Whether or not they happen to own dogs, some politicians have an affinity for dog whistles, at least the political type.
That term plays on the fact that dogs can hear frequencies inaudible to humans, and refers to catchwords or phrases used in speeches and such to signal things, usually ugly things, to particular parts of the body politic.
When segregation became socially unacceptable, many pro-segregationists began instead calling for “states’ rights,” as a euphemism for the right of individual states to racially discriminate. Used in a speech, it was an ultrasonic call-out to racists. Now “states’ righters” has become a dog whistle of its own, used by some speechifying liberals to insinuate that anti-big government sorts are all racists.
In the current presidential primary race, Jeb Bush has accused Donald Trump of “dog whistling,” citing, among other things, the latter’s endless stream of insults to various groups of foreigners or non-males. But those aren’t really dog whistles at all; they’re more like raucous tuba blasts, blown by a clown.
Some dog whistlers have long sought to call out to people not well disposed toward Jews or Israel, using well-placed phrases like “dual loyalty” or “powerful Congressional lobby.” Back in 2012, New York Times columnist Maureen Dowd upset many when she accused Republican presidential hopefuls as being guided by a “neocon puppet master,” a reference that was heard as referring to Jewish former administration officials.
A recent dog whistle sounding anti-Jewish notes was wielded by Congressional candidate Dan Castricone, a former Orange County legislator seeking the Republican nomination for New York’s 18th District congressional seat, which includes all of Orange and Putnam counties and parts of two others.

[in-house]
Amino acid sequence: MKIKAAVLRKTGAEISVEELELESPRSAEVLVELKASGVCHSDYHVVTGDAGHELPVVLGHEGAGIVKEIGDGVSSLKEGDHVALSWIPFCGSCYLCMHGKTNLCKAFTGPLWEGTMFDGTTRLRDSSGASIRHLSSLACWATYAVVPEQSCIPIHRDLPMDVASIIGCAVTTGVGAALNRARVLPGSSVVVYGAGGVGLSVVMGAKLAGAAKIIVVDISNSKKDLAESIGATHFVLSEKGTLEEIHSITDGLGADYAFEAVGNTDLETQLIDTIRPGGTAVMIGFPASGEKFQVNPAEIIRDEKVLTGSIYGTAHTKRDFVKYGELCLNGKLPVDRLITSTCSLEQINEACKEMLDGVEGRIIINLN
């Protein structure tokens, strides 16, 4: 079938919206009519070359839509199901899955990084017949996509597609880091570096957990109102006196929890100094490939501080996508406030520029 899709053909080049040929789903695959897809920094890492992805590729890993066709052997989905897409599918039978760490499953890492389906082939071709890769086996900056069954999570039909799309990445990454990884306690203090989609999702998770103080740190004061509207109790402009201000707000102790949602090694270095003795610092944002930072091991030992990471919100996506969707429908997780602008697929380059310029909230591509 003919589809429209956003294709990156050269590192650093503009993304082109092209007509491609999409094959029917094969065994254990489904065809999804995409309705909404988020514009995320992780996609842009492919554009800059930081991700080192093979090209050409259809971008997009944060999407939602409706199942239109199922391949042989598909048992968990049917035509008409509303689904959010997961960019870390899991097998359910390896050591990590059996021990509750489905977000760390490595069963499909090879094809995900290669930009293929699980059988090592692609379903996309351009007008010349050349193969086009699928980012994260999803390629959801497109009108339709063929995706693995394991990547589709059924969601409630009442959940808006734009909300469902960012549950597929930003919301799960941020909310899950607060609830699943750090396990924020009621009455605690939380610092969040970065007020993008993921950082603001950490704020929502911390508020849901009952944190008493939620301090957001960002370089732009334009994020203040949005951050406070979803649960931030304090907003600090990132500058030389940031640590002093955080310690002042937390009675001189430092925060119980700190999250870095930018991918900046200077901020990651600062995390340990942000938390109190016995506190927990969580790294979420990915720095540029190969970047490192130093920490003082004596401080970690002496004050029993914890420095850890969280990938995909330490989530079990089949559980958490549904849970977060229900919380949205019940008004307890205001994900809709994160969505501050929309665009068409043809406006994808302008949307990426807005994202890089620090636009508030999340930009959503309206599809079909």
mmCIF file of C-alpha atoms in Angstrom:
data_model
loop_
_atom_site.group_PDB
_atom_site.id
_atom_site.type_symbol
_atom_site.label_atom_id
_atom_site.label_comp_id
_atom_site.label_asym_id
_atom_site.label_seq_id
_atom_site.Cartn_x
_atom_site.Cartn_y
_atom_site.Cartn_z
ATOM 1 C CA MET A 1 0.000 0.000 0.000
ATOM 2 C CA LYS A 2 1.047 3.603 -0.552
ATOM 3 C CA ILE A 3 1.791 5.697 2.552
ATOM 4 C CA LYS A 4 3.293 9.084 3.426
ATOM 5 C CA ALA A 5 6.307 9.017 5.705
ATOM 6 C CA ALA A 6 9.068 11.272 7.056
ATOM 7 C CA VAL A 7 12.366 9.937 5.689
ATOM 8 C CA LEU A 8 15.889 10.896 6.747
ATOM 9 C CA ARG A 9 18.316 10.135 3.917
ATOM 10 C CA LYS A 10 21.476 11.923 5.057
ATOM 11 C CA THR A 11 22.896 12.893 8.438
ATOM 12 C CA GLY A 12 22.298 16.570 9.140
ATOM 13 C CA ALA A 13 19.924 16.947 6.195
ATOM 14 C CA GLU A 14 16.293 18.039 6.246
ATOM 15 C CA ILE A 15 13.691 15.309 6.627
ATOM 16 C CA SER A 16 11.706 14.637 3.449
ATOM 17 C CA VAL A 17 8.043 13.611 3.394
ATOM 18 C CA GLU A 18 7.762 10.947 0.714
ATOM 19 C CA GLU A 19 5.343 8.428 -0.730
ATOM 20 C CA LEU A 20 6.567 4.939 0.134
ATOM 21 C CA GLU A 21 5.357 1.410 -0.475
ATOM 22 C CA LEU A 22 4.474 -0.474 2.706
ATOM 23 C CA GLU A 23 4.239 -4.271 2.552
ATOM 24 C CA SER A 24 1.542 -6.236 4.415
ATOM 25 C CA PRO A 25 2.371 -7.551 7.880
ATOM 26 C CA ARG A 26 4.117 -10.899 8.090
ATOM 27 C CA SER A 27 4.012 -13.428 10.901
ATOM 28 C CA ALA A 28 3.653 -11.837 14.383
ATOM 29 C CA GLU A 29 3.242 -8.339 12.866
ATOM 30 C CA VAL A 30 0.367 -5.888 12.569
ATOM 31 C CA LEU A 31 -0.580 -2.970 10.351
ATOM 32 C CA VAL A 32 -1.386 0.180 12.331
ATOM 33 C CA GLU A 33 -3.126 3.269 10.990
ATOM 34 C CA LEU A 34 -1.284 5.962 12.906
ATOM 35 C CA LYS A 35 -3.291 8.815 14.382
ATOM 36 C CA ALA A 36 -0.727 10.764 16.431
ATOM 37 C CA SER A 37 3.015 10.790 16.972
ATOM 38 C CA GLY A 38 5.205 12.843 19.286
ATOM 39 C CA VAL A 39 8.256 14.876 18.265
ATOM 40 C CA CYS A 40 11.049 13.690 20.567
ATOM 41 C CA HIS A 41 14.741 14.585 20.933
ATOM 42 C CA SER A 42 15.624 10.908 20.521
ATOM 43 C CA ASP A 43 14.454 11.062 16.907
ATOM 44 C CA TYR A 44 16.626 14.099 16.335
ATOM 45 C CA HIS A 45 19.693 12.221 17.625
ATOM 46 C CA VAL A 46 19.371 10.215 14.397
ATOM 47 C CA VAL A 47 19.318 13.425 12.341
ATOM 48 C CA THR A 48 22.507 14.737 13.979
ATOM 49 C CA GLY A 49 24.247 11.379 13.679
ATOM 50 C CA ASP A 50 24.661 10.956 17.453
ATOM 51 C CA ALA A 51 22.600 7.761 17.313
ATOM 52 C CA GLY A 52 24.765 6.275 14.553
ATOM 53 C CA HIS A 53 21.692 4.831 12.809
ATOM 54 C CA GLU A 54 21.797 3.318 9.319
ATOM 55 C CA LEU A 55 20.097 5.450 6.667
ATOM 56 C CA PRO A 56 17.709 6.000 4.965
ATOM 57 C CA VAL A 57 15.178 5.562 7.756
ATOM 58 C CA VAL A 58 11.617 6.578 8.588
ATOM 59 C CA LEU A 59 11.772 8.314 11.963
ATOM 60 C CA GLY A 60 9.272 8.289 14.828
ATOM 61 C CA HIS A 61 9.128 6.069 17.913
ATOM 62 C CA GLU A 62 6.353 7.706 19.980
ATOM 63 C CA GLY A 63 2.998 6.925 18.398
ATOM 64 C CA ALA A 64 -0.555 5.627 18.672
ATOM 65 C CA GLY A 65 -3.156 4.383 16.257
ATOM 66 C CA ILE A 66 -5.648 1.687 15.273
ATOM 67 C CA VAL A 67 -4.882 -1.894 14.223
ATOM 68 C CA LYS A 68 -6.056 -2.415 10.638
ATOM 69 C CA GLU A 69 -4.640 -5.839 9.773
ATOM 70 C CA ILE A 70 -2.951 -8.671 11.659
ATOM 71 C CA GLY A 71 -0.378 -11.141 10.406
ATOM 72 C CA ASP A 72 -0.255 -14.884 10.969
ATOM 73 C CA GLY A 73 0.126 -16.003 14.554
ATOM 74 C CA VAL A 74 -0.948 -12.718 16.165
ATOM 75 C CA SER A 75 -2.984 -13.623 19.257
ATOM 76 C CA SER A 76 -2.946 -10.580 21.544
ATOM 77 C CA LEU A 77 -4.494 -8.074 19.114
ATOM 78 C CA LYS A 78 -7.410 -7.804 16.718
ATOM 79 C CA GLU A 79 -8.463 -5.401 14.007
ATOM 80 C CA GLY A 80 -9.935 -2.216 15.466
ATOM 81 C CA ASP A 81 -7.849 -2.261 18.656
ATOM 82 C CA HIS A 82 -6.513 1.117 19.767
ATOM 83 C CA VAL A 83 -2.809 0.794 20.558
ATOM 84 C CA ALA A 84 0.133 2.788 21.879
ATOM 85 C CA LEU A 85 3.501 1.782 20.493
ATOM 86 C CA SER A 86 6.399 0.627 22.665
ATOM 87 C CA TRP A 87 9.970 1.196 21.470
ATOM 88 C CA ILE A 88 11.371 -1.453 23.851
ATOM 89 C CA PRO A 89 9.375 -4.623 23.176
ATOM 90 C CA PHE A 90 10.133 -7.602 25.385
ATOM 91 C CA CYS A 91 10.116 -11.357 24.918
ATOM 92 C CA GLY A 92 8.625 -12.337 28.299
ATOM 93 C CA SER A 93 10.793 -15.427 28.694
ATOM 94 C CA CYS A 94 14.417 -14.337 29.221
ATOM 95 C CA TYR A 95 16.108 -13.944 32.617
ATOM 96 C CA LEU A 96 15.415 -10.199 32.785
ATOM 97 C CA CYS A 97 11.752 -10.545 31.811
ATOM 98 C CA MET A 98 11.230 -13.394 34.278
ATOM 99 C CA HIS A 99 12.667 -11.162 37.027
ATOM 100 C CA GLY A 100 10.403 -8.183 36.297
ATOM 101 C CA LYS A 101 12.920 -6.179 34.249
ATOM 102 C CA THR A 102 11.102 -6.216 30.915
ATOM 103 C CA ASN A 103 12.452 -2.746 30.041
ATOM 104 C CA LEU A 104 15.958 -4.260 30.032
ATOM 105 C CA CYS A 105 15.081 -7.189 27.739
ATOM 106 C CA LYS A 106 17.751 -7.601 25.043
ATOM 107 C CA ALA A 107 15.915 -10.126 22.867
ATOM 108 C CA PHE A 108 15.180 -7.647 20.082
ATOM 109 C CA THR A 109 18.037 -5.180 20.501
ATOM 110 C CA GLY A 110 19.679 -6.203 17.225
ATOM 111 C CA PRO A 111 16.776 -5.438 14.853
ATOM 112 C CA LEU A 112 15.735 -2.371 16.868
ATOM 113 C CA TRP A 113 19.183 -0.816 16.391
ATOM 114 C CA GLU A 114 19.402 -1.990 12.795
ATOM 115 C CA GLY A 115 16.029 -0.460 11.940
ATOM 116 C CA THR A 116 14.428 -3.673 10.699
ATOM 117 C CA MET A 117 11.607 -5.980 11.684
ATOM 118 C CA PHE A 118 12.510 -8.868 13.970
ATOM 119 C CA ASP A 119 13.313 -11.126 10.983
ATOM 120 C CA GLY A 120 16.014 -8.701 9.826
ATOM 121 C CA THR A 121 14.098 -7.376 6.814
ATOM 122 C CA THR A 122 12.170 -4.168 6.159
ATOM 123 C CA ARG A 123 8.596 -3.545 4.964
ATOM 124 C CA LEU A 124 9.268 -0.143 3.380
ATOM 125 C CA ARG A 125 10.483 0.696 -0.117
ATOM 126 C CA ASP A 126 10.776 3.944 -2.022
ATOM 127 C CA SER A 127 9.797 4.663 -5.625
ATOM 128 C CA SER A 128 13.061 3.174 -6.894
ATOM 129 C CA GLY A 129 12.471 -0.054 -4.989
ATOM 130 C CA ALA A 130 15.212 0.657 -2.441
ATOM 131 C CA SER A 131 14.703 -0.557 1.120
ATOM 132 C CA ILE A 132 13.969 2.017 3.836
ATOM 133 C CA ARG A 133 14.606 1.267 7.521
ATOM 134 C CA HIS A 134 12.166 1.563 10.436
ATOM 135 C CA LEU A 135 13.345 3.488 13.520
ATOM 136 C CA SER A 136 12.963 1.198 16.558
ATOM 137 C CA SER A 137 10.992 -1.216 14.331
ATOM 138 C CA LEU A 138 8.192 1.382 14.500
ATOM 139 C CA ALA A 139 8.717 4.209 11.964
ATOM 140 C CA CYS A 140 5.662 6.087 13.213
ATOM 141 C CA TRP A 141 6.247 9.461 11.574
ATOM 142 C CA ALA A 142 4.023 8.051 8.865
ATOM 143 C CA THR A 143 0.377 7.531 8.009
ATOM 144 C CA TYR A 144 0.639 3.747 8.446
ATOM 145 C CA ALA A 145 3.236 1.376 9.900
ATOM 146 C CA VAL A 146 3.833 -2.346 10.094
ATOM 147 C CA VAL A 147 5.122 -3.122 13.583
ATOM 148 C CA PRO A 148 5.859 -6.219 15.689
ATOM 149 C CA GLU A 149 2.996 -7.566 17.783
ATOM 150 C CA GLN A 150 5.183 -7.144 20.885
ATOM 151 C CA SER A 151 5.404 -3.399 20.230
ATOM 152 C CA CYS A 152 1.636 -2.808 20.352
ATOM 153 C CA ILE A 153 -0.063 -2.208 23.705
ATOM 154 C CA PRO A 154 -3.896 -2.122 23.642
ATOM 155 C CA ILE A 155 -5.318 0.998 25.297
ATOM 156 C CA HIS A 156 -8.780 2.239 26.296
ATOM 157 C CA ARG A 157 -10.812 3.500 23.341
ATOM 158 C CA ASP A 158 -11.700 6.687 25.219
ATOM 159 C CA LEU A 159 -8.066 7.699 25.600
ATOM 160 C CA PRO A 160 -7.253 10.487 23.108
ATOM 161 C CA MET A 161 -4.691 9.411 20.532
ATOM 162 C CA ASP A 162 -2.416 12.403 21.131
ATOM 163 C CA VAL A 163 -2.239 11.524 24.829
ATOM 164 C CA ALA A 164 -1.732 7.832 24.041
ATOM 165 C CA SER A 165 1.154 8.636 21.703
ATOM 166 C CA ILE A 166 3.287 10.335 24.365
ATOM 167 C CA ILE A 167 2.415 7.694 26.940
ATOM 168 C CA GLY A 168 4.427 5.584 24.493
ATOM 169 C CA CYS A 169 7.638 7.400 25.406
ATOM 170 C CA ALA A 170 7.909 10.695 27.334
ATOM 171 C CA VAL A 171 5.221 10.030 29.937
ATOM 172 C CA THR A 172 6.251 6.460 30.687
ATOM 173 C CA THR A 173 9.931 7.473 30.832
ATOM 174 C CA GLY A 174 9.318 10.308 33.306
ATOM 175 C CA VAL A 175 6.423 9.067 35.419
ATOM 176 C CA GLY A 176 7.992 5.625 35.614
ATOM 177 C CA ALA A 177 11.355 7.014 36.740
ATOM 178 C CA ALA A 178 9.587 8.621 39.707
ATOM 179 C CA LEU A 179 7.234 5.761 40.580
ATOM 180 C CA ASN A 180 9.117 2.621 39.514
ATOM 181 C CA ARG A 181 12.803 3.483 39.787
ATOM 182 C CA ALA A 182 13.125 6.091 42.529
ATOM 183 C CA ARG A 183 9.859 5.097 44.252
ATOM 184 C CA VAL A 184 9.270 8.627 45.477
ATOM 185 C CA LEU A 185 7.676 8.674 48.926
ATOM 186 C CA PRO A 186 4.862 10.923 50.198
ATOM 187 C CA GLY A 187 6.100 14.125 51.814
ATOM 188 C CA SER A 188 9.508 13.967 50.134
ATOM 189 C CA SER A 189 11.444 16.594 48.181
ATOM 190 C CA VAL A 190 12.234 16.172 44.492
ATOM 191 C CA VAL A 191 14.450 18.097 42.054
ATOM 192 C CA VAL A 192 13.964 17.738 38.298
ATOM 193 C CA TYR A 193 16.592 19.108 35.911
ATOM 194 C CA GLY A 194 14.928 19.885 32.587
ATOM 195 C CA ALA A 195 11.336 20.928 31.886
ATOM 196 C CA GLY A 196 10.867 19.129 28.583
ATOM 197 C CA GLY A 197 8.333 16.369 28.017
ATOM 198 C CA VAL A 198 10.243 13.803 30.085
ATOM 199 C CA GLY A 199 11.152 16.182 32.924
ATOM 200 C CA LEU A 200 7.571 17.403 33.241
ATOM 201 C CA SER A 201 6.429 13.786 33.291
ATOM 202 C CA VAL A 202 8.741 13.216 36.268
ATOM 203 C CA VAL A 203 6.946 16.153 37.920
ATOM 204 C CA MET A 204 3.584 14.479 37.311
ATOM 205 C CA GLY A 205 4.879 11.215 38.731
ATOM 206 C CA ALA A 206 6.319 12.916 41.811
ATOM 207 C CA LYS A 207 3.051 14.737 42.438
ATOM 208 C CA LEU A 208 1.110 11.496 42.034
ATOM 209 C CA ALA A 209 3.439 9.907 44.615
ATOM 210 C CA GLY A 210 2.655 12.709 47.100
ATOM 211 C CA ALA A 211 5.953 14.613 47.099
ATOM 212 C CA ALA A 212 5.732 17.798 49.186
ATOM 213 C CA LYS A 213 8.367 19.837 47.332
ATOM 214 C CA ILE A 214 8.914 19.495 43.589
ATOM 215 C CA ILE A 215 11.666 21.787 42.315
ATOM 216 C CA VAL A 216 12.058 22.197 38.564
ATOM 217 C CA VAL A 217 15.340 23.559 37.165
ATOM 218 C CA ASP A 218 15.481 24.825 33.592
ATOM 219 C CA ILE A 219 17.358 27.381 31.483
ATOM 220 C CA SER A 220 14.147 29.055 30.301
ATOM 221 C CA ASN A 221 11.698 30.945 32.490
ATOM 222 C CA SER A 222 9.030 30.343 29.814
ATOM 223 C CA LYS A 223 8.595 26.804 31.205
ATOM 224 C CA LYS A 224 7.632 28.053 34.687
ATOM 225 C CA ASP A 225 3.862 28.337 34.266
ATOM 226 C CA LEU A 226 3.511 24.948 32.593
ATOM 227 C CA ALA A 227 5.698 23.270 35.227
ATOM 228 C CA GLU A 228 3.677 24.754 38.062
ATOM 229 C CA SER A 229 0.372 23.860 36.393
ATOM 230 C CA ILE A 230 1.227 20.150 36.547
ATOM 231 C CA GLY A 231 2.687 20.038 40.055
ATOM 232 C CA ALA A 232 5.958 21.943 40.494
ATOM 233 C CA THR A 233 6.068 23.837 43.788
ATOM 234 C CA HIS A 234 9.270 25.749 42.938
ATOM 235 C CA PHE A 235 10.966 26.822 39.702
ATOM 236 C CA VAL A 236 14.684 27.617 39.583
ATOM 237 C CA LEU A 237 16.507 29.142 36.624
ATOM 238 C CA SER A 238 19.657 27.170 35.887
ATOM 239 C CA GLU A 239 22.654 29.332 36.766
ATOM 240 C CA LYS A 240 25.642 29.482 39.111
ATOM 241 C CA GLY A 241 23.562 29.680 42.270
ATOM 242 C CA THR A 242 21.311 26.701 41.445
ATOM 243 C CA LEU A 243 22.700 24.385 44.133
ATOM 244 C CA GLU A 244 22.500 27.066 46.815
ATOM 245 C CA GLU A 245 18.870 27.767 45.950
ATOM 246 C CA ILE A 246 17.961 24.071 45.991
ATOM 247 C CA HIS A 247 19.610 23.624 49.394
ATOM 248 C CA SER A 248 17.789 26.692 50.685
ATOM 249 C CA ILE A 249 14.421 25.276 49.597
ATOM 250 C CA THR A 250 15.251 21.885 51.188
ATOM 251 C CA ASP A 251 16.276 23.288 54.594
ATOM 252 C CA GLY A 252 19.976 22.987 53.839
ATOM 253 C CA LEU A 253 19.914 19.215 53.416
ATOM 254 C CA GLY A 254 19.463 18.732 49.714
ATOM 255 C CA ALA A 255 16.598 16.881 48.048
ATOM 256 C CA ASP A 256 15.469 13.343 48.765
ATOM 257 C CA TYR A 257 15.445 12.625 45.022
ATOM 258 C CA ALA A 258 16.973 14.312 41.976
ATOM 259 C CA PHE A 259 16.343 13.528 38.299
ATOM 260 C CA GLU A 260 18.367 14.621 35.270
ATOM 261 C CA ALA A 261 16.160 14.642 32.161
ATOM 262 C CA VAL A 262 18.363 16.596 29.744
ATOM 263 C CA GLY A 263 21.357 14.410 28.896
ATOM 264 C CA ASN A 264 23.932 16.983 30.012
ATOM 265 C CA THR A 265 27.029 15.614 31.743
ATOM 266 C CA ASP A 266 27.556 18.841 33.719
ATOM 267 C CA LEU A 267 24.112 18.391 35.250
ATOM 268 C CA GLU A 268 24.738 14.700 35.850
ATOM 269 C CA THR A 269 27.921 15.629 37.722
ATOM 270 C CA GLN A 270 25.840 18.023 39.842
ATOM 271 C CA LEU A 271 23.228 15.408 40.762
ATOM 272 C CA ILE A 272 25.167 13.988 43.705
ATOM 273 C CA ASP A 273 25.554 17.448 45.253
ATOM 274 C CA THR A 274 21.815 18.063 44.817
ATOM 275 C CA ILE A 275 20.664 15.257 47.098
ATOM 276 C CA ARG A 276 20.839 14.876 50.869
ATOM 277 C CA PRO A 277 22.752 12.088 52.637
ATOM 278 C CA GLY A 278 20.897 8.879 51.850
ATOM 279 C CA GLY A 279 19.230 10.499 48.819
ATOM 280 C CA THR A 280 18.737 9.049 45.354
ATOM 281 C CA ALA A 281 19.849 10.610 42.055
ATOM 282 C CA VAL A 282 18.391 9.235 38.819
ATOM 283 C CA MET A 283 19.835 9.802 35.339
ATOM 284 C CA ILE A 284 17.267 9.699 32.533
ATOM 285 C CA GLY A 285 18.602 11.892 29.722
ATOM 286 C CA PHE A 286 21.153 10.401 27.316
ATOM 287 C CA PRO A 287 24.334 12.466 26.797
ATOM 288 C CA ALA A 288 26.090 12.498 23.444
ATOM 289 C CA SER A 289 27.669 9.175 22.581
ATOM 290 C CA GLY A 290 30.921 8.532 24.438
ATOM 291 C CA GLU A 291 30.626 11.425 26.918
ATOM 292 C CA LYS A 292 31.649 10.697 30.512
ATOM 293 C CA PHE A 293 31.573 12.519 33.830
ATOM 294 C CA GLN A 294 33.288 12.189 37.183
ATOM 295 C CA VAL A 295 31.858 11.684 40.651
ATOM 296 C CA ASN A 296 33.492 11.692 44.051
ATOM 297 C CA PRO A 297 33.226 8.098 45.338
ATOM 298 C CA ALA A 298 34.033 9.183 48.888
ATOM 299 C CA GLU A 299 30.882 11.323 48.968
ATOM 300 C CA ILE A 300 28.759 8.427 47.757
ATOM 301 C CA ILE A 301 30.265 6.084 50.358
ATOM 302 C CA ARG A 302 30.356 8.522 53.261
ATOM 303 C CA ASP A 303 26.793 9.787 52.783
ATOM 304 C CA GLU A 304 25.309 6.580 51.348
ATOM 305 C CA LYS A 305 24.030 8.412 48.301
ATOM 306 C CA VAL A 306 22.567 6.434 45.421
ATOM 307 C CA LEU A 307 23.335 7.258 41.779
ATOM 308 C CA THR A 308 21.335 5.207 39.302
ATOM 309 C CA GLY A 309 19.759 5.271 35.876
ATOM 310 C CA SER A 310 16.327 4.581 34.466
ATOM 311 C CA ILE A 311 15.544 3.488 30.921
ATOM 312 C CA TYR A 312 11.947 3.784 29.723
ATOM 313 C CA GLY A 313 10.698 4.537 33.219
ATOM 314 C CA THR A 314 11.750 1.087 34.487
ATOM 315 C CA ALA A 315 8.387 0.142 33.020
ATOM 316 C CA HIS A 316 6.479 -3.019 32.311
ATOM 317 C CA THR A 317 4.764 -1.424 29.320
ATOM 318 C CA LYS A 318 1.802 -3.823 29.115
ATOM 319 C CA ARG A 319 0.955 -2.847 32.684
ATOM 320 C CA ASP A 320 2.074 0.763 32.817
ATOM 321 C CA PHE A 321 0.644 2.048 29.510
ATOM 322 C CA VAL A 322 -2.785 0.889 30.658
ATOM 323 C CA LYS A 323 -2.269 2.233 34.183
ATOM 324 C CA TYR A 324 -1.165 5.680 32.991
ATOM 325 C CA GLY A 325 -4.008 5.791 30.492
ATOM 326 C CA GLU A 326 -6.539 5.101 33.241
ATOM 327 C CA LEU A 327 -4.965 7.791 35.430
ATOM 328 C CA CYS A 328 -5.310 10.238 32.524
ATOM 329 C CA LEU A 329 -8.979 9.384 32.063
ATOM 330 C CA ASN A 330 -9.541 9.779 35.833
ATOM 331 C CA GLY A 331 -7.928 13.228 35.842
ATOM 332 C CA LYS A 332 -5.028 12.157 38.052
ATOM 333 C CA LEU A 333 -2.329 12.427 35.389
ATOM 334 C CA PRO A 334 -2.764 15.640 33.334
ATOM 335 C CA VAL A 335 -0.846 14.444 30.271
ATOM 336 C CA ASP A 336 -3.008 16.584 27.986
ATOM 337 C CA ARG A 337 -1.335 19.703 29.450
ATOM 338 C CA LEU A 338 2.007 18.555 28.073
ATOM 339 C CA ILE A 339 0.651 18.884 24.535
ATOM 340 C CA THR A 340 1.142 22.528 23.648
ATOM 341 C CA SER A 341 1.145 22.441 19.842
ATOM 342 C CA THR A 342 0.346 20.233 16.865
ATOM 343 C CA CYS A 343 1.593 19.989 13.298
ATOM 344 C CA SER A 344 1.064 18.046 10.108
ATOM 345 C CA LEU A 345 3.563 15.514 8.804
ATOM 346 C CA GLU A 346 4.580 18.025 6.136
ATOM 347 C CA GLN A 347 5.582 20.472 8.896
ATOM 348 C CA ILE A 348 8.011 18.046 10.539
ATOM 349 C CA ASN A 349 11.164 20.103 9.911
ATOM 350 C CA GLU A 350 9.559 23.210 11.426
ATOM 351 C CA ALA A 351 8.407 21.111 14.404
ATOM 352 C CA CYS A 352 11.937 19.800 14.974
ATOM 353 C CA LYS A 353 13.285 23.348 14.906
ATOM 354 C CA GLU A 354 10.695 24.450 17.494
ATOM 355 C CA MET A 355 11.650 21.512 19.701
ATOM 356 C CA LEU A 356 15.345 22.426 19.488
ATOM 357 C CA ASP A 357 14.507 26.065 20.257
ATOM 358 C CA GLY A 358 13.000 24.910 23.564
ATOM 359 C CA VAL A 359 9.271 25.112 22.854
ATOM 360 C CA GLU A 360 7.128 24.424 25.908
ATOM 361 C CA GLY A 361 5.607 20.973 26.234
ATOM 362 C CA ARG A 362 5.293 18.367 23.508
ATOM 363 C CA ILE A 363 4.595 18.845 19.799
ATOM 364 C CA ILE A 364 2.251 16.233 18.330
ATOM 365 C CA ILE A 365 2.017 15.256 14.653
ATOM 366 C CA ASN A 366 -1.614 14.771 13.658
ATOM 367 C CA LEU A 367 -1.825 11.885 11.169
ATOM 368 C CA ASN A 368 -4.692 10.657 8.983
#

A little background: Kiryas Joel, in case you aren’t aware, is a village and Hassidic enclave founded by the Satmar Rov, zt”l, that is part of the town of Monroe, in Orange County, New York.
A 2011 New York Times report noted that, despite the town’s very high poverty rates, “It has no slums or homeless people. No one who lives there is shabbily dressed or has to go hungry. Crime is virtually nonexistent.”
Some residents of the surrounding communities, however, view Kiryas Joel as encroaching on them, particularly because of the growth of the village and its residents’ desire to annex additional land to accommodate its growth.
In September, the Monroe Town Board approved a petition to shift 164 acres (approximately a third of what was requested) of the town into Kiryas Joel.
The concerns of those in opposition to that plan cannot be dismissed out of hand. They prefer that the bucolic nature of their surroundings be undisturbed by new residential developments and the construction attendant to creating them. At the same time, though, neighborhoods change, and development impinges on rural areas all the time; many a once-verdant, pastoral setting has been transformed into a vibrant residential community. Some things in life might be bothersome, but need to be accepted all the same.
What isn’t acceptable – or shouldn’t be – is opposition to development that is wrapped in religious prejudice.
Which brings us to Mr. Castricone.
In a fundraising letter, after declaring his opposition to Kiryas Joel’s bid to expand, he announced that he will “fight until my last breath to stop it.” All right, he’s impassioned. No crime there. But he also seems, unfortunately, to be something else.
In one speech, he railed that the current holder of the Congressional seat he seeks, Democrat Sean Patrick Maloney, “sits in Congress today only because of a certain bloc of votes [emphasis – or, at least, italics – mine] he obtained from a certain village in the center of a town called Monroe.”
And if that didn’t get the hounds howling, the calculating candidate, in another address, railed against “one community” that he said has “run roughshod over the culture” of his beloved fatherland – pardon, region. And, in case anyone might have wondered what “culture” he meant to reference, he helpfully continued by accusing Mr. Maloney of having made “a pact with the golden calf.”
Last we checked, democracy was alive and well in the United States, including upstate New York. And members of all American communities were free to vote, individually or en masse, for whomever and whatever they believed to be in their best interest.
Mr. Castricone, no doubt, would affirm that all of that remains the case, and will wave the flag of freedom alongside all who are proud to live in this great country. But the whistle he blows sounds a rather more sour note.
© Hamodia, 2015